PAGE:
Systemic Mycoses – Big Words for Little Fungi Part II: Histoplasmosis
By Luke Peterson, DVM, MS
Histoplasmosis is another fungus that can cause multiple forms of disease in dogs. Histoplasma capsulatum can be found in a large portion of the central and eastern United States (see map in figure 1) primarily through the Ohio and Mississippi river valleys with the highest region in southern Illinois, southern Indiana, western Tennessee, western Kentucky, southeastern Missouri, eastern Arkansas, northern Mississippi, and the northwestern corner of Alabama. The fungus resides in soil and is especially associated with areas containing bird or bat droppings. Pointers, Weimeraners, and Brittany Spaniels have an increased risk compared to other breeds. Exposure to the fungus does not always result in disease. Research conducted during post-mortem exams isolated the fungus from 36% (Kentucky) and 44% (Virginia) of otherwise healthy dogs displaying no disease.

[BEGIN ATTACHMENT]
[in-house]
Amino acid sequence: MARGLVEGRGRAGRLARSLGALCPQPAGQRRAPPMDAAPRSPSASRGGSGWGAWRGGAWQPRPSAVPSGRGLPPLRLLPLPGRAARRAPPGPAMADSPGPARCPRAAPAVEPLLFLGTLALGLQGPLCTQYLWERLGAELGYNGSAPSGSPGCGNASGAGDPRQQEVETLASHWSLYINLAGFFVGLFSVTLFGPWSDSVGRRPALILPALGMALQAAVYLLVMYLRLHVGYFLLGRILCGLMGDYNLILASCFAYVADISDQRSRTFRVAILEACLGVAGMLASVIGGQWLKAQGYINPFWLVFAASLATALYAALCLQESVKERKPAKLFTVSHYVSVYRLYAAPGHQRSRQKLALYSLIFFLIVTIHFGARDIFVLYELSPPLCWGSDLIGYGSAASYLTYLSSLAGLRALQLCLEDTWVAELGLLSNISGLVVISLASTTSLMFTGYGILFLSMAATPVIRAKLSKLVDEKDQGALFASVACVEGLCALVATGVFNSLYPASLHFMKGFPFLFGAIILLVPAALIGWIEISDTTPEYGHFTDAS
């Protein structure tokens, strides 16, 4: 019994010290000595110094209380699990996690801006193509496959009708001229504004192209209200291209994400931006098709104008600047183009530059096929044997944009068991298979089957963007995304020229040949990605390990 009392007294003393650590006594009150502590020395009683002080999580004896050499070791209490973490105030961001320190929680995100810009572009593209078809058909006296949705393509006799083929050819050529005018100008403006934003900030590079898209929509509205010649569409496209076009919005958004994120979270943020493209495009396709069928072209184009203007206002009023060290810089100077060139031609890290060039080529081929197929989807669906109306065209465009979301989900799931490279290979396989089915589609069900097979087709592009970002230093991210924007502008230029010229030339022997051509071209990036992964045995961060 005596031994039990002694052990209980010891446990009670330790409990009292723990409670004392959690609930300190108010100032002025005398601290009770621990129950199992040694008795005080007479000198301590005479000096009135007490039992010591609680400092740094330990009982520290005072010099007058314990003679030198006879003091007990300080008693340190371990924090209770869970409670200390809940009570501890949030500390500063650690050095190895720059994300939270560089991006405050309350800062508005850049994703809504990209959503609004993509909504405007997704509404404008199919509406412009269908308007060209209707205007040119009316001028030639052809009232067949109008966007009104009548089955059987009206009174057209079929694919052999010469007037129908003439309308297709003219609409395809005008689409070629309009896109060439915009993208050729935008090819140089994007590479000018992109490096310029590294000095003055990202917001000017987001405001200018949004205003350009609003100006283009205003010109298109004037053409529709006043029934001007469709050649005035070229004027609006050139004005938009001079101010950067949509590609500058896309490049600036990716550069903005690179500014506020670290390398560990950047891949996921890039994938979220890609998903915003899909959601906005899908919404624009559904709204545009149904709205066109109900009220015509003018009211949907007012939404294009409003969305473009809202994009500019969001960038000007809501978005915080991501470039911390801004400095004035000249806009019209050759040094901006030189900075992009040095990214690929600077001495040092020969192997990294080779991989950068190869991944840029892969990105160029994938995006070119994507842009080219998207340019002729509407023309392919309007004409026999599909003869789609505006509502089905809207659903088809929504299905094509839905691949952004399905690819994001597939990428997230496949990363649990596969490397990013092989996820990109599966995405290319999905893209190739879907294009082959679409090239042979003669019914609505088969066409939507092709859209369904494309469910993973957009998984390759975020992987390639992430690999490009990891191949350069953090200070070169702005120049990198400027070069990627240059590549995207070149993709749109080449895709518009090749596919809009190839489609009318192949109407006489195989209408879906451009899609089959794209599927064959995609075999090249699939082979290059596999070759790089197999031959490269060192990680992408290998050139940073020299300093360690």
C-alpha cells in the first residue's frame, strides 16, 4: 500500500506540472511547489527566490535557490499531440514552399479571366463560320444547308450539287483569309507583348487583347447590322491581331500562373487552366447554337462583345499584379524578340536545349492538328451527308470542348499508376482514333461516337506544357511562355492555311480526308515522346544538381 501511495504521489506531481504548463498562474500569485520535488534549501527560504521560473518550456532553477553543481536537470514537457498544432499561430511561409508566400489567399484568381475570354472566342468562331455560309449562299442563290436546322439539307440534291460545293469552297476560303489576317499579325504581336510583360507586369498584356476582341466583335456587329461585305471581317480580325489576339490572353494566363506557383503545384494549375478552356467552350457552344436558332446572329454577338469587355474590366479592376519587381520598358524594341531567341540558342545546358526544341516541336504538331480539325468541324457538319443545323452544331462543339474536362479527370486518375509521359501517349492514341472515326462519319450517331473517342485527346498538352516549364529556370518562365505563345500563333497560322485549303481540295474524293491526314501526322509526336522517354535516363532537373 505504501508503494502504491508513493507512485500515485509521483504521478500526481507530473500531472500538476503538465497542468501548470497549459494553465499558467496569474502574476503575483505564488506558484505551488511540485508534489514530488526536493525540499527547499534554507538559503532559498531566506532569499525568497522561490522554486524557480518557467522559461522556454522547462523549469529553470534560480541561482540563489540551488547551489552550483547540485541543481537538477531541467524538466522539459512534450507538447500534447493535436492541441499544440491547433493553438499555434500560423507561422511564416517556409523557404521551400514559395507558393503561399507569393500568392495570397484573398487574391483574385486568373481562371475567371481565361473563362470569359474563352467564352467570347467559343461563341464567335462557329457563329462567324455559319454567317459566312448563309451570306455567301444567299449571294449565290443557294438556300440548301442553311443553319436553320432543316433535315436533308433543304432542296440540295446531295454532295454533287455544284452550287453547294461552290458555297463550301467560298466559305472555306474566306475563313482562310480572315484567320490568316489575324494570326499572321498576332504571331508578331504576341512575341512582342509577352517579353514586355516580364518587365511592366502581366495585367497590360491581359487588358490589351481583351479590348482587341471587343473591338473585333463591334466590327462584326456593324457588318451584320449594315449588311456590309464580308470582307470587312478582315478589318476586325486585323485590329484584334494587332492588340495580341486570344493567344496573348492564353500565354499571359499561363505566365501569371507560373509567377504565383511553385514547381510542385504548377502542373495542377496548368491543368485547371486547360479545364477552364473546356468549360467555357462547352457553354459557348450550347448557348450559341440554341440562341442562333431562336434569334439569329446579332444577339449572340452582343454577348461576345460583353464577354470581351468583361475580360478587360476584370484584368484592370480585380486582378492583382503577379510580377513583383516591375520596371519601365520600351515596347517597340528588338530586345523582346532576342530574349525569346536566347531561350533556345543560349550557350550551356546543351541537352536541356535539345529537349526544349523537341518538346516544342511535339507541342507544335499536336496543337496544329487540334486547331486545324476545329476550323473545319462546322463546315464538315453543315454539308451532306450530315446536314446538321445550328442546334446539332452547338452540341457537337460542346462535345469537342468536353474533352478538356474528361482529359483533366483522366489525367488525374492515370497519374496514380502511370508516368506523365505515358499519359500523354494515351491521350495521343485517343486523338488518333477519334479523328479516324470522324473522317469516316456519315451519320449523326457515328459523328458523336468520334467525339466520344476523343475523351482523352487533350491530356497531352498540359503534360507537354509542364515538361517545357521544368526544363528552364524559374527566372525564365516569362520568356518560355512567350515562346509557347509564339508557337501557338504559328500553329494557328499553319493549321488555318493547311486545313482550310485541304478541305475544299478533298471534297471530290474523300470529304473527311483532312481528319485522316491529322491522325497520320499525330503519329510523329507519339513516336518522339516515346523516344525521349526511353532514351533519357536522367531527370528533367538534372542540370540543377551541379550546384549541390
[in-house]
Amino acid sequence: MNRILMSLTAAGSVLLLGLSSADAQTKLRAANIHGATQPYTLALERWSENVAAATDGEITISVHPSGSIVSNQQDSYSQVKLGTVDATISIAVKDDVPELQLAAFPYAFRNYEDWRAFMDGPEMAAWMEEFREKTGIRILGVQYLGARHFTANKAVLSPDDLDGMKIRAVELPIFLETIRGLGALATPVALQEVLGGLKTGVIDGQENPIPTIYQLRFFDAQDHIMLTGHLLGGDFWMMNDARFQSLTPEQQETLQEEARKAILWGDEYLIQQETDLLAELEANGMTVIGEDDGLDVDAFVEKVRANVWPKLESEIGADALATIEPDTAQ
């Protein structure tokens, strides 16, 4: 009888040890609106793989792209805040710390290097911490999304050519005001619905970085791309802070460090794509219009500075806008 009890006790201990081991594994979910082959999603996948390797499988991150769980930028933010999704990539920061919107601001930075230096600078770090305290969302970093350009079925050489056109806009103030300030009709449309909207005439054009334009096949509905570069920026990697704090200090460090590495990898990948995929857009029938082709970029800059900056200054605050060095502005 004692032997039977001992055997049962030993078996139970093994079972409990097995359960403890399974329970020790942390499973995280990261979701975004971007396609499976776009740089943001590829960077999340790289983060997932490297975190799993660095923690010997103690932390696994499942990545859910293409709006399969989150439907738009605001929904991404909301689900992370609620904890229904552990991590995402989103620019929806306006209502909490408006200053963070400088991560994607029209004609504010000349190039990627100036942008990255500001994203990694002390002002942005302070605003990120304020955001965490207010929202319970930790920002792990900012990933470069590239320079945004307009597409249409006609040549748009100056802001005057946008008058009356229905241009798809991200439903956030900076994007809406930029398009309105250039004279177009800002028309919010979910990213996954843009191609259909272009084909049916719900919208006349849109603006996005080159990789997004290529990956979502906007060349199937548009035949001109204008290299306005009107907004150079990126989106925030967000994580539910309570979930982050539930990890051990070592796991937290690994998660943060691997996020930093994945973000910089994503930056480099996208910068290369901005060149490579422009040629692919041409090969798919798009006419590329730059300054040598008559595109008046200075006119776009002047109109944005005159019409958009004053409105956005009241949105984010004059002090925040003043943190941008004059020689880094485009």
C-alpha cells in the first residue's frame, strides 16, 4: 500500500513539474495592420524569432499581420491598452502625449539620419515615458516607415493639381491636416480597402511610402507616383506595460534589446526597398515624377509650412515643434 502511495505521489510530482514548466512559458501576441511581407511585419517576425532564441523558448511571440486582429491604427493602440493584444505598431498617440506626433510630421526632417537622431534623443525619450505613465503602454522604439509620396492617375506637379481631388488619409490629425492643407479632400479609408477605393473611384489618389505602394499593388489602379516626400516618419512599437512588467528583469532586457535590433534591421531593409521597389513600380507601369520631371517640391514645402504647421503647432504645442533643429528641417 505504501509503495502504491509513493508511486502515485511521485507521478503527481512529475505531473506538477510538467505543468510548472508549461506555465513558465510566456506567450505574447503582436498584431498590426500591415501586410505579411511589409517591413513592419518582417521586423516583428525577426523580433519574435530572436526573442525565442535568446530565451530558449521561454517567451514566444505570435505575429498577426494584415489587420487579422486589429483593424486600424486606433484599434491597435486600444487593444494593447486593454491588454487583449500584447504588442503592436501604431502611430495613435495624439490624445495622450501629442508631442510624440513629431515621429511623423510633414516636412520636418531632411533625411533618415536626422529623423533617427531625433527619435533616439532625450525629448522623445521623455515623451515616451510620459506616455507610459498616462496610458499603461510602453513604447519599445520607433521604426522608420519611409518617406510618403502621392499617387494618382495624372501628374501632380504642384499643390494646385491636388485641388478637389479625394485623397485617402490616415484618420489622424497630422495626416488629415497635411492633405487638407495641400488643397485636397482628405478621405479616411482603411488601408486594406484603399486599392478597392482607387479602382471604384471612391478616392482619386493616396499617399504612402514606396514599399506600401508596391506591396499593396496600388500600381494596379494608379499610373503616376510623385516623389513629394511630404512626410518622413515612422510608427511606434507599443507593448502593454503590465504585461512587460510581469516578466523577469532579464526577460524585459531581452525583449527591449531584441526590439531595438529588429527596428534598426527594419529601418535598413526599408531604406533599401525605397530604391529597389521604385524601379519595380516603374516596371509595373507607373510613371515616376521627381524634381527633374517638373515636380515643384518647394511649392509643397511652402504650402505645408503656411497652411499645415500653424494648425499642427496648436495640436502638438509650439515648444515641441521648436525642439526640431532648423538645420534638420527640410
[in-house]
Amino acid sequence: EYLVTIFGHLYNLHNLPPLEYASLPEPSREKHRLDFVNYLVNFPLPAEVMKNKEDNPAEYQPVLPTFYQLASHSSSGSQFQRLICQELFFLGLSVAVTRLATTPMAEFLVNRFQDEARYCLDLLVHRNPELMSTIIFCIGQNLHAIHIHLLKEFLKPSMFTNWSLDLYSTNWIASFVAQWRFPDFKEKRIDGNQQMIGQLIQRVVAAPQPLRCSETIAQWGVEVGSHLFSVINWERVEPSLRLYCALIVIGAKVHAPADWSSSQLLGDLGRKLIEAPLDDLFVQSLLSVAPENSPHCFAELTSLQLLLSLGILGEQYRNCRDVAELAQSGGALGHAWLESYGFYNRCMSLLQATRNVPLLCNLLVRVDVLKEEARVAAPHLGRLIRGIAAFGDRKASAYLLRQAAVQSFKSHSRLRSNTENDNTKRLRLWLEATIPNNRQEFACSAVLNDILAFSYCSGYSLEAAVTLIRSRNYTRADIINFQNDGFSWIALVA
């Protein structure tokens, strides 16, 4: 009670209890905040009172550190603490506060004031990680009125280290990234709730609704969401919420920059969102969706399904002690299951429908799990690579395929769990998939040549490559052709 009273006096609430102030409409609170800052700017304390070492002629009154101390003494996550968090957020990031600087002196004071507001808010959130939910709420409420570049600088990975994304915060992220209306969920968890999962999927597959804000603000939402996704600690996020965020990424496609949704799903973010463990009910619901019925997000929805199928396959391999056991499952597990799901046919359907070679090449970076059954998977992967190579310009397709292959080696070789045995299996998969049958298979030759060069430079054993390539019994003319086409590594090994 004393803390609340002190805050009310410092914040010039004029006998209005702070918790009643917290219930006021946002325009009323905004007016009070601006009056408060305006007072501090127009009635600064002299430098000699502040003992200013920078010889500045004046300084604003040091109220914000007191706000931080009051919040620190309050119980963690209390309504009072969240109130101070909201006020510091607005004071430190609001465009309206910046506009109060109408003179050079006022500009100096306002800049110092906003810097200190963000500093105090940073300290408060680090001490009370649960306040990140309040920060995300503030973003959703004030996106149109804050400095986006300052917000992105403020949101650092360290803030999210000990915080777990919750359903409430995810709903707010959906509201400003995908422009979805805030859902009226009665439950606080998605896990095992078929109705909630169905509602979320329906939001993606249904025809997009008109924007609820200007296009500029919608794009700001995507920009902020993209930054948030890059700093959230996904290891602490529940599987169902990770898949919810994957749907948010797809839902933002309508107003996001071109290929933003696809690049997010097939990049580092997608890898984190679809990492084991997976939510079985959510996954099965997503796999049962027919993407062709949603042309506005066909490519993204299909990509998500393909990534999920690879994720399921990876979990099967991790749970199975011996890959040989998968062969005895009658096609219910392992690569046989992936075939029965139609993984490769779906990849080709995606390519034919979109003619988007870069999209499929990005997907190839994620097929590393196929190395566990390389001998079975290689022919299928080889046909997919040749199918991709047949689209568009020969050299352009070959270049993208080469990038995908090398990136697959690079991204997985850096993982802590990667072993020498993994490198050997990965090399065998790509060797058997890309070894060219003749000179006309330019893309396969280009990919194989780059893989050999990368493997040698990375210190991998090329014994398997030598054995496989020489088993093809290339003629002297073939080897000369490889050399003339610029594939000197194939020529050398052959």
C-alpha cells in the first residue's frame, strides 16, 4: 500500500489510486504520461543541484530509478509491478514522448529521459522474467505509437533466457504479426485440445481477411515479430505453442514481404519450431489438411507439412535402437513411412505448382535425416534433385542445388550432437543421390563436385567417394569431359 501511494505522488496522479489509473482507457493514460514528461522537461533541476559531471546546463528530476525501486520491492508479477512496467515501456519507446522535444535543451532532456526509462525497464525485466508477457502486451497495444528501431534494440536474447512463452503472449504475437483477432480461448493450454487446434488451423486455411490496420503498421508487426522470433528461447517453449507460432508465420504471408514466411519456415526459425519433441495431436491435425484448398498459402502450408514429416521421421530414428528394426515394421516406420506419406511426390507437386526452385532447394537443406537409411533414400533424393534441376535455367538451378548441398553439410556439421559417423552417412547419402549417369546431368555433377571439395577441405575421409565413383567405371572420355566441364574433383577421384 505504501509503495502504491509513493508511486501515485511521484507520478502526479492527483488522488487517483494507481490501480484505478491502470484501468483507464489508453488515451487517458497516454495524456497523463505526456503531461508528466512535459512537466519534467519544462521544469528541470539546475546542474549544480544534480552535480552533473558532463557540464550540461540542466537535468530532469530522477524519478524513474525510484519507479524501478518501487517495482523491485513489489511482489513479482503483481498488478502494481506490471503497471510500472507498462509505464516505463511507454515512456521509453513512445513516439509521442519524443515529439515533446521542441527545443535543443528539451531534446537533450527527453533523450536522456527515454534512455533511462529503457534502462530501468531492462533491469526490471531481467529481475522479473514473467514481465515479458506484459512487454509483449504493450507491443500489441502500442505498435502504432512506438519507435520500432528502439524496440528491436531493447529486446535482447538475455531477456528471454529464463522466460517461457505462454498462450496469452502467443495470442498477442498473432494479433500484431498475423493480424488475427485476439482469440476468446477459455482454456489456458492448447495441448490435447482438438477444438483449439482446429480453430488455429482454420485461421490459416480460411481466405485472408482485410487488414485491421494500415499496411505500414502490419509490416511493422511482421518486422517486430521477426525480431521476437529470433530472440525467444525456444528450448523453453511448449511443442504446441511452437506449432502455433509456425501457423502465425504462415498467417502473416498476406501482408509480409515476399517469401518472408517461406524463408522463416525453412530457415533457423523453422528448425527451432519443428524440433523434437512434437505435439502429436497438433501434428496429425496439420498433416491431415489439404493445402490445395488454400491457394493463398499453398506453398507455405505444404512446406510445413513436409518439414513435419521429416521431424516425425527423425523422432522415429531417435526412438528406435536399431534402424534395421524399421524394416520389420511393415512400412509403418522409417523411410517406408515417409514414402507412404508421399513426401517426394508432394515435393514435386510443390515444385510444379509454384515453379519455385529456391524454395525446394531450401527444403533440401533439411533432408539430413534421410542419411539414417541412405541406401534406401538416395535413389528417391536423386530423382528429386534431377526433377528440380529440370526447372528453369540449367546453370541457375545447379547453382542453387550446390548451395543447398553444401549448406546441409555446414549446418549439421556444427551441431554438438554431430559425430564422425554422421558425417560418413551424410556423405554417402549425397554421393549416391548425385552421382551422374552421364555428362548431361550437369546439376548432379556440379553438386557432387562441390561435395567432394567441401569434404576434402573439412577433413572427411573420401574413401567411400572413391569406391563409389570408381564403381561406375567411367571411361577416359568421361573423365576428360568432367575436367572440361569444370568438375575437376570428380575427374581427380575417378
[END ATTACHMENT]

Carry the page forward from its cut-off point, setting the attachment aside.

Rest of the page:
The fungus produces spores which are released into the air when the soil is disturbed. Dogs and humans are at risk when those spores are inhaled into the lungs. The spores then transform into yeast and spread to lymph nodes and through the blood stream to various organ systems. The yeast form is not directly contagious from one dog to another or from dog to human. The length of time it takes for the disease to progress in severity varies based on the health of the dog in question. But studies have found a more aggressive form which takes 2-4 weeks to become fatal and occurs in about 10% of affected dogs compared to a slower chronic form which takes 2-20 months the other 90% of the time. Disease syndromes most commonly found are pulmonary, mediastinal lymphadenitis (this is infection/inflammation of the mediastinal lymph nodes which are located in the chest cavity), and progressive disseminated histoplasmosis.
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